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Commercial link-ups that take discoveries to patients

Posted on 31 January, 2014 by Liz Burtally
I thought it would be good to do a refresher on why collaborating with industry is such a good thing, and why here at The Institute of Cancer Research, London, we do it so well. So I went along to a training event to hear why we encourage working with industry partners.

Taking findings in the lab and turning these into tangible benefits for patients is expensive and difficult for academic organisations to achieve on their own. We have found that the most effective way is to partner with industry and commercialise our research. But this in turn needs to be diligently brokered to ensure that partnership is beneficial for both parties.

Dr Angela Kukula directs our Enterprise Unit, who have the expertise to undertake all aspects of negotiations required when entering into any agreement with commercial organisations. Working with our scientists, the Unit strives first and foremost to maximise patient benefit from every opportunity, while protecting and commercialising the ICR’s intellectual property, and making a fair return for the ICR if our research is developed into successful products. We are very good at it. In fact, in 2012, we generated more income from inventions per head of academic staff than any other UK academic institution.

Dr Kukula says: “By entering partnerships, we can reach our research goals more quickly, speeding breakthroughs on big problems. Partnering with industry ultimately helps cancer patients. It can be challenging but it’s also very rewarding and actually quite enjoyable.”

But what can our scientists expect to gain along the way when entering a partnership with industry – be it with giant pharmaceutical companies or smaller biotech companies? It appears there are myriad benefits for both parties. A sponsor can provide resources and complimentary expertise. Funding is an obvious advantage, but commercial partners can also offer rare cell lines, technologies that we don’t have on site, or expensive and complicated reagents. Over the last 10-15 years there’s been a change in ethos in the way industry collaborates with academia. Basic science used to go on in-house in the pharmaceutical industry, but due to a change in economics, big pharma companies are slimming down their research departments so the drive to stay alive is through collaboration. Biotech firms operate at a smaller level than the pharma industry, but they also have their own limitations. They may have expertise, for example, in fragment-based drug discovery, but they need to find the right drug targets, and the ICR is a brilliant place to start. And what does the sponsor gain? Access to our award-winning, internationally recognised research and dedicated team of scientists and clinicians. So it’s a very beneficial and synergistic partnership.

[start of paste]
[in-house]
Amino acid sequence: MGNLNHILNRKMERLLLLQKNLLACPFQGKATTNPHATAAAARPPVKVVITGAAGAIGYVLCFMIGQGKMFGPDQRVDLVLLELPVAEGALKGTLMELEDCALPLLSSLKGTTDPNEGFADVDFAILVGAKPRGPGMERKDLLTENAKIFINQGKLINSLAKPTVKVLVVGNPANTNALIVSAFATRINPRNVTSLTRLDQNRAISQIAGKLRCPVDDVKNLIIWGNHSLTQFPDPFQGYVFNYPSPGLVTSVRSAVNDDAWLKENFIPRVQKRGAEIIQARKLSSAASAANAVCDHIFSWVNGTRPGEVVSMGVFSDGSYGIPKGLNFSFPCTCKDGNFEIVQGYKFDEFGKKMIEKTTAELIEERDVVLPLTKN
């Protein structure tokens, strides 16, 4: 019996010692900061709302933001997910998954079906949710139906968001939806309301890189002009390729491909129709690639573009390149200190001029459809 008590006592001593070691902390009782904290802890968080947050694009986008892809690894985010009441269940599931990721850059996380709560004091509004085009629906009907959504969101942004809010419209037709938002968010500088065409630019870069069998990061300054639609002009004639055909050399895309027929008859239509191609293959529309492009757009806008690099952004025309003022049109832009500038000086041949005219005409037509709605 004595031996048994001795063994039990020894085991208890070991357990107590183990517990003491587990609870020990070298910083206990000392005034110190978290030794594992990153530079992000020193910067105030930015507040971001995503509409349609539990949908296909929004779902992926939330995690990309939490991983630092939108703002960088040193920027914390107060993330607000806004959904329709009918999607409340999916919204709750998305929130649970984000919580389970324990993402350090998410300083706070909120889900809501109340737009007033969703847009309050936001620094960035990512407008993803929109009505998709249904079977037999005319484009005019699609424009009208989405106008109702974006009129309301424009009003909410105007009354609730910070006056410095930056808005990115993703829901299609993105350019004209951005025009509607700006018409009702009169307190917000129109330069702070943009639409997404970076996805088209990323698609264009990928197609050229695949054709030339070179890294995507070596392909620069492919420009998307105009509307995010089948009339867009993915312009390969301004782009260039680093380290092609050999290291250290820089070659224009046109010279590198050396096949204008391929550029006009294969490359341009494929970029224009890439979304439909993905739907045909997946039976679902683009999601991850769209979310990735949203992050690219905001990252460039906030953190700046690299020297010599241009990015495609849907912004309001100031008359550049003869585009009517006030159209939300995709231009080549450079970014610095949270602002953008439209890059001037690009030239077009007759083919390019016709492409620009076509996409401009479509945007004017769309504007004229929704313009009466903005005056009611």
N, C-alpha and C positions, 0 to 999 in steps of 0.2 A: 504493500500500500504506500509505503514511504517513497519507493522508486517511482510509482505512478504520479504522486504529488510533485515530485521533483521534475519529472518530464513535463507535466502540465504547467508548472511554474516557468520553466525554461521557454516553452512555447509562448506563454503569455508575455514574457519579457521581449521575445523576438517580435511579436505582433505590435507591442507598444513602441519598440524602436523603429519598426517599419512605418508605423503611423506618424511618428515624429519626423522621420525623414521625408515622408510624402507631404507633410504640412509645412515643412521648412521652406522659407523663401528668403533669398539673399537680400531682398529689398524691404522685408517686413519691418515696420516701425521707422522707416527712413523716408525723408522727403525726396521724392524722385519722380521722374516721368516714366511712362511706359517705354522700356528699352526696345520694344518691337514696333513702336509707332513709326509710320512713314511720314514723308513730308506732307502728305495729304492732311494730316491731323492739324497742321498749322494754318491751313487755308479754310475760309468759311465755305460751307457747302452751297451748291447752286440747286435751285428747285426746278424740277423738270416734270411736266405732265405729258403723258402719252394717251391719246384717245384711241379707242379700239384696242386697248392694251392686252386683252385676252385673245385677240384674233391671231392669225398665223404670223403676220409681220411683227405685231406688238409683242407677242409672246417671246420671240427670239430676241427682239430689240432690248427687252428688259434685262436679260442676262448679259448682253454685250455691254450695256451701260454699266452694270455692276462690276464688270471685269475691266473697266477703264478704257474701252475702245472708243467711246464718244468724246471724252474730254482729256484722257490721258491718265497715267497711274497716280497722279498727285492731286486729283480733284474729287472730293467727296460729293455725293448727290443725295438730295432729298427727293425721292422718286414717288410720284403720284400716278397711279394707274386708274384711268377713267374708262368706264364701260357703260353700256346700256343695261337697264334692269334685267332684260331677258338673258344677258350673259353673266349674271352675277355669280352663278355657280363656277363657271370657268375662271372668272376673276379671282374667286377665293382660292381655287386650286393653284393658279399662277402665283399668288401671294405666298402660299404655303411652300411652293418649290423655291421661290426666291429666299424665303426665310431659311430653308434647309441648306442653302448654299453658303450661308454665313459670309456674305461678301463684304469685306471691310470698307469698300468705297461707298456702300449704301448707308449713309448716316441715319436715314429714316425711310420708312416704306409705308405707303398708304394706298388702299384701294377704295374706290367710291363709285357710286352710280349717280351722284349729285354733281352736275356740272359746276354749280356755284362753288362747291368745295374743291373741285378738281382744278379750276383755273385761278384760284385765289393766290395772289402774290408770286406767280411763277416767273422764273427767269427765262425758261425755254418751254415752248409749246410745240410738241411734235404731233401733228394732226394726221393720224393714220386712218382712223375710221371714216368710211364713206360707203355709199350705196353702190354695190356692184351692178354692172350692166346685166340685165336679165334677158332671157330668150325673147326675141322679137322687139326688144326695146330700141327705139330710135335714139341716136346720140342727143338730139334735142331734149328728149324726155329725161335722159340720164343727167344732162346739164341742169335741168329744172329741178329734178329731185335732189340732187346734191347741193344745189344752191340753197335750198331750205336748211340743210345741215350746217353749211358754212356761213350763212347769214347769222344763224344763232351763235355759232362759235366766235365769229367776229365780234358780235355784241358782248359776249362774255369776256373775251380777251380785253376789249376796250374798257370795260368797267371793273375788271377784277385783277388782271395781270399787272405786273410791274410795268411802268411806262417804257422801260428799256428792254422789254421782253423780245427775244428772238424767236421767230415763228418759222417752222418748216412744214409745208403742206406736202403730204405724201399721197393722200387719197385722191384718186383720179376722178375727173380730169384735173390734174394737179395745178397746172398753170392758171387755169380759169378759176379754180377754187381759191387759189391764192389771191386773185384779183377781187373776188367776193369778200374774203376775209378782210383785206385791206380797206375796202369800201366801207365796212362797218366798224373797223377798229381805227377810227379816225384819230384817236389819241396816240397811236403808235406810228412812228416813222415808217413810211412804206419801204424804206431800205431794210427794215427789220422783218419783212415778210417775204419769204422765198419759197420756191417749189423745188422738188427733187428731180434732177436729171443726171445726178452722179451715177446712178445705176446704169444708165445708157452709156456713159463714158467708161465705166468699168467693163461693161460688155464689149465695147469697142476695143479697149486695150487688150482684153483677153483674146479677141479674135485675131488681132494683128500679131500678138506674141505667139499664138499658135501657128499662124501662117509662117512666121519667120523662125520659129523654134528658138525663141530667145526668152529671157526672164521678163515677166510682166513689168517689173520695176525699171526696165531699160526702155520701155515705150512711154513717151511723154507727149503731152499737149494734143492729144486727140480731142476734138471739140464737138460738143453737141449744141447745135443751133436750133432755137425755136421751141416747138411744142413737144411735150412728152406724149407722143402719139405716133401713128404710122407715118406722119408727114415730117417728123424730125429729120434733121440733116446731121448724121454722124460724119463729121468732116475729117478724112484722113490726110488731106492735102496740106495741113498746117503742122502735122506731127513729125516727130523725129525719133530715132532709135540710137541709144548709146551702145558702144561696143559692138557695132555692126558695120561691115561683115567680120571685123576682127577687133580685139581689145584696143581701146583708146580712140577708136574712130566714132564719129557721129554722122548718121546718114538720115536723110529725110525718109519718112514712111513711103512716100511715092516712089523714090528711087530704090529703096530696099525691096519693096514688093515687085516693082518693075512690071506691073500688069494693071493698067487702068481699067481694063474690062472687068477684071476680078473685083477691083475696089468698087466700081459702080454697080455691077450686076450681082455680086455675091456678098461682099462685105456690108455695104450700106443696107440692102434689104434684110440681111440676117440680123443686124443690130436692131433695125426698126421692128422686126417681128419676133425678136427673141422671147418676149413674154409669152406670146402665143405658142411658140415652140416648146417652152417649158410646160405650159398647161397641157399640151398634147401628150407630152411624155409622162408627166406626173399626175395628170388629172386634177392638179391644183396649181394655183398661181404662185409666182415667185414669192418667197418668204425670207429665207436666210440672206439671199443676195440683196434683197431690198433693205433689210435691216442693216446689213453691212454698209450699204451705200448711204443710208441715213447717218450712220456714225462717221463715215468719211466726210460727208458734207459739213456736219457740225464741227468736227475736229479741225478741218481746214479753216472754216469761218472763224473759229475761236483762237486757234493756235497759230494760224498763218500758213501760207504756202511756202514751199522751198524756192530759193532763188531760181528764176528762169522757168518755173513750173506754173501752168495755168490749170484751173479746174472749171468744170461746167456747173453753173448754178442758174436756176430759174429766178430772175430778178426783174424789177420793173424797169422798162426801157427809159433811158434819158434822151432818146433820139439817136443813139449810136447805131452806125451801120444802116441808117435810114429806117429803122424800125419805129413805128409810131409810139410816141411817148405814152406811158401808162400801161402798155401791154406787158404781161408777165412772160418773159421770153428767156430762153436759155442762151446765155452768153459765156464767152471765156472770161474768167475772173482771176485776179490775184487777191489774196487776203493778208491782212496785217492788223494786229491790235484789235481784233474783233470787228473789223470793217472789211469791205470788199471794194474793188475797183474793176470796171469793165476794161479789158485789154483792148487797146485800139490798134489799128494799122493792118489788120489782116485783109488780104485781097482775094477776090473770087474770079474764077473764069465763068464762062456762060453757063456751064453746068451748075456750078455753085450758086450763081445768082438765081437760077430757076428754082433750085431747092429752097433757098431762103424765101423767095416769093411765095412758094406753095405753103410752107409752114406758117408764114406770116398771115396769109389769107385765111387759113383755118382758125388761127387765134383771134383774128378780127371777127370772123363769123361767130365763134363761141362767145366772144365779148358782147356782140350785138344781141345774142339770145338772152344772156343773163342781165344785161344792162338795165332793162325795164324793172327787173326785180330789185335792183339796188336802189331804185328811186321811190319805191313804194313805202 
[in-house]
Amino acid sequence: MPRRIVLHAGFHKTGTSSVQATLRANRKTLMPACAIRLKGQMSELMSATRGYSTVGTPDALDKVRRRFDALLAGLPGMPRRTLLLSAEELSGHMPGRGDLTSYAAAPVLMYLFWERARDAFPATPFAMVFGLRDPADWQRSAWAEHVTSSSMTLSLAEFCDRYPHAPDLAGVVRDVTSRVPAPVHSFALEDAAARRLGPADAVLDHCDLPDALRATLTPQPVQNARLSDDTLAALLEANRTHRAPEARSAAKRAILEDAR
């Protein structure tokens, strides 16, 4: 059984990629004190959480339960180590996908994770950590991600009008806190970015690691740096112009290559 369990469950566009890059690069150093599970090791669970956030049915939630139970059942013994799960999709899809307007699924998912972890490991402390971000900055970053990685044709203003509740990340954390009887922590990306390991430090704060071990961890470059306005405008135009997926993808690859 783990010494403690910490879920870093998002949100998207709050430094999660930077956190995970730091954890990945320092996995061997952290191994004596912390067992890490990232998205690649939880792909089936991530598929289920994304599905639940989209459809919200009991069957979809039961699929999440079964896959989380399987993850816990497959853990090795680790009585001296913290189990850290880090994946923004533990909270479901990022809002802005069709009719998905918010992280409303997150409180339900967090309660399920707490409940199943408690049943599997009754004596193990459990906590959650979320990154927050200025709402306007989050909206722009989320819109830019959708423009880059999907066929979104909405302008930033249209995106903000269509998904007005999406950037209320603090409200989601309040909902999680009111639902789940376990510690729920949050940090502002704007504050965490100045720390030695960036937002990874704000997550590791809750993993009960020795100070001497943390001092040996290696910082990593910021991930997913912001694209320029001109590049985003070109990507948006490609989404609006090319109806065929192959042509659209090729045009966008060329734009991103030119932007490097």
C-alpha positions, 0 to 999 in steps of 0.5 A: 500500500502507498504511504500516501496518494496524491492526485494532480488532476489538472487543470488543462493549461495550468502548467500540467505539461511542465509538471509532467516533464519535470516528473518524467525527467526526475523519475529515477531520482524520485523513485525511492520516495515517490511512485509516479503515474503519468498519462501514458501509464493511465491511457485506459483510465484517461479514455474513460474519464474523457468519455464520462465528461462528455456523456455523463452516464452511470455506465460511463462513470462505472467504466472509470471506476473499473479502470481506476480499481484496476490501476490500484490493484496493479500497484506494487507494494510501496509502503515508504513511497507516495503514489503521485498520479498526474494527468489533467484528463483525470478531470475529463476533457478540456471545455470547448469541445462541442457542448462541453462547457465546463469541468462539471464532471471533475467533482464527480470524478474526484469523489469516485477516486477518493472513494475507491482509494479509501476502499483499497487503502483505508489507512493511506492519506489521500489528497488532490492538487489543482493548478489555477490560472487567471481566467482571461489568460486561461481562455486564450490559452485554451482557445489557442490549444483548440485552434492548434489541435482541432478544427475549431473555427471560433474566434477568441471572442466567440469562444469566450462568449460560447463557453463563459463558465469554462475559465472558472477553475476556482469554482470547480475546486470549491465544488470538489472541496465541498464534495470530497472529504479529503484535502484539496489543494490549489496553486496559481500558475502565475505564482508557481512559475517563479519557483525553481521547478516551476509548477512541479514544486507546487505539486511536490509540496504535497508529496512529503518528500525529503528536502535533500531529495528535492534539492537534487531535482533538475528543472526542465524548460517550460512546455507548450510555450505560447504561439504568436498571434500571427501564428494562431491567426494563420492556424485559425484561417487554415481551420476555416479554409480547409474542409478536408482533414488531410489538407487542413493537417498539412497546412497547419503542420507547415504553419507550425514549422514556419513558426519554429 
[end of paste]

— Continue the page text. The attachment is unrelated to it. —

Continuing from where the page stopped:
We have a string of successes from our commercial partnerships, ranging from drugs we have successfully developed to genetic screening panels we have created to assess cancer risk. Our most prominent success of recent years has been abiraterone – a drug for prostate cancer discovered at ICR and now accepted for use on the NHS. Its successful development and commercialisation has allowed us not only to contribute to a major improvement in the lives of prostate cancer patients, but to plough back invention income into the next generation of research projects.

We have a number of partnering and licensing opportunities – if you are interested in working with us, we would really like to hear from you!
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